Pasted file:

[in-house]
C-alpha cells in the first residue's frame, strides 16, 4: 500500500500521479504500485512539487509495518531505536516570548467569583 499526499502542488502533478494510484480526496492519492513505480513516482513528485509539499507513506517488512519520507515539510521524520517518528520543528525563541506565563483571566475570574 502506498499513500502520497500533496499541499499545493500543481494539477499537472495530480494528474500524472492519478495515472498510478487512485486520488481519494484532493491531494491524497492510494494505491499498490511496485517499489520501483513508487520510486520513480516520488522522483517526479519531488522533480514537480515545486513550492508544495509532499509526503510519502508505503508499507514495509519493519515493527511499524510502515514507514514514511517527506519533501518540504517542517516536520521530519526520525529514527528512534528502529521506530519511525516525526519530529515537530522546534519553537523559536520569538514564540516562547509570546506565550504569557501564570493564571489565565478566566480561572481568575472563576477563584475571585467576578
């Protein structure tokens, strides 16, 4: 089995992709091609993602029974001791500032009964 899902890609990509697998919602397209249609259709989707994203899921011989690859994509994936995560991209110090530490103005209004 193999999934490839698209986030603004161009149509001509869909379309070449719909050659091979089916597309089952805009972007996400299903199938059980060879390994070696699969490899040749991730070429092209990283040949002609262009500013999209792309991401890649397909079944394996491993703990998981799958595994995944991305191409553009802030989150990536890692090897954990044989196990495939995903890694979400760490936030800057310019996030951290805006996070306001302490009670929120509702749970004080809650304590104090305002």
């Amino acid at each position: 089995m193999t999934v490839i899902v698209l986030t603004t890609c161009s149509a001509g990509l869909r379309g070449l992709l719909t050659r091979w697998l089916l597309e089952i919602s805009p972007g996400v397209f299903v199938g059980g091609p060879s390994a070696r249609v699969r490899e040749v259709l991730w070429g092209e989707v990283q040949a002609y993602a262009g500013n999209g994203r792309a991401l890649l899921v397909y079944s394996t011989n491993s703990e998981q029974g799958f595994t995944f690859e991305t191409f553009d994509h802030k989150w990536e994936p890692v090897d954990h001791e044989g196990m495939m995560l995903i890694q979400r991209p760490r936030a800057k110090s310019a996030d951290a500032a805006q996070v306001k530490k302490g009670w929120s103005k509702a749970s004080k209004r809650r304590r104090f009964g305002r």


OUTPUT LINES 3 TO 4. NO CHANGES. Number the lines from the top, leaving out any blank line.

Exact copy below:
């Protein structure tokens, strides 16, 4: 089995992709091609993602029974001791500032009964 899902890609990509697998919602397209249609259709989707994203899921011989690859994509994936995560991209110090530490103005209004 193999999934490839698209986030603004161009149509001509869909379309070449719909050659091979089916597309089952805009972007996400299903199938059980060879390994070696699969490899040749991730070429092209990283040949002609262009500013999209792309991401890649397909079944394996491993703990998981799958595994995944991305191409553009802030989150990536890692090897954990044989196990495939995903890694979400760490936030800057310019996030951290805006996070306001302490009670929120509702749970004080809650304590104090305002």
């Amino acid at each position: 089995m193999t999934v490839i899902v698209l986030t603004t890609c161009s149509a001509g990509l869909r379309g070449l992709l719909t050659r091979w697998l089916l597309e089952i919602s805009p972007g996400v397209f299903v199938g059980g091609p060879s390994a070696r249609v699969r490899e040749v259709l991730w070429g092209e989707v990283q040949a002609y993602a262009g500013n999209g994203r792309a991401l890649l899921v397909y079944s394996t011989n491993s703990e998981q029974g799958f595994t995944f690859e991305t191409f553009d994509h802030k989150w990536e994936p890692v090897d954990h001791e044989g196990m495939m995560l995903i890694q979400r991209p760490r936030a800057k110090s310019a996030d951290a500032a805006q996070v306001k530490k302490g009670w929120s103005k509702a749970s004080k209004r809650r304590r104090f009964g305002r």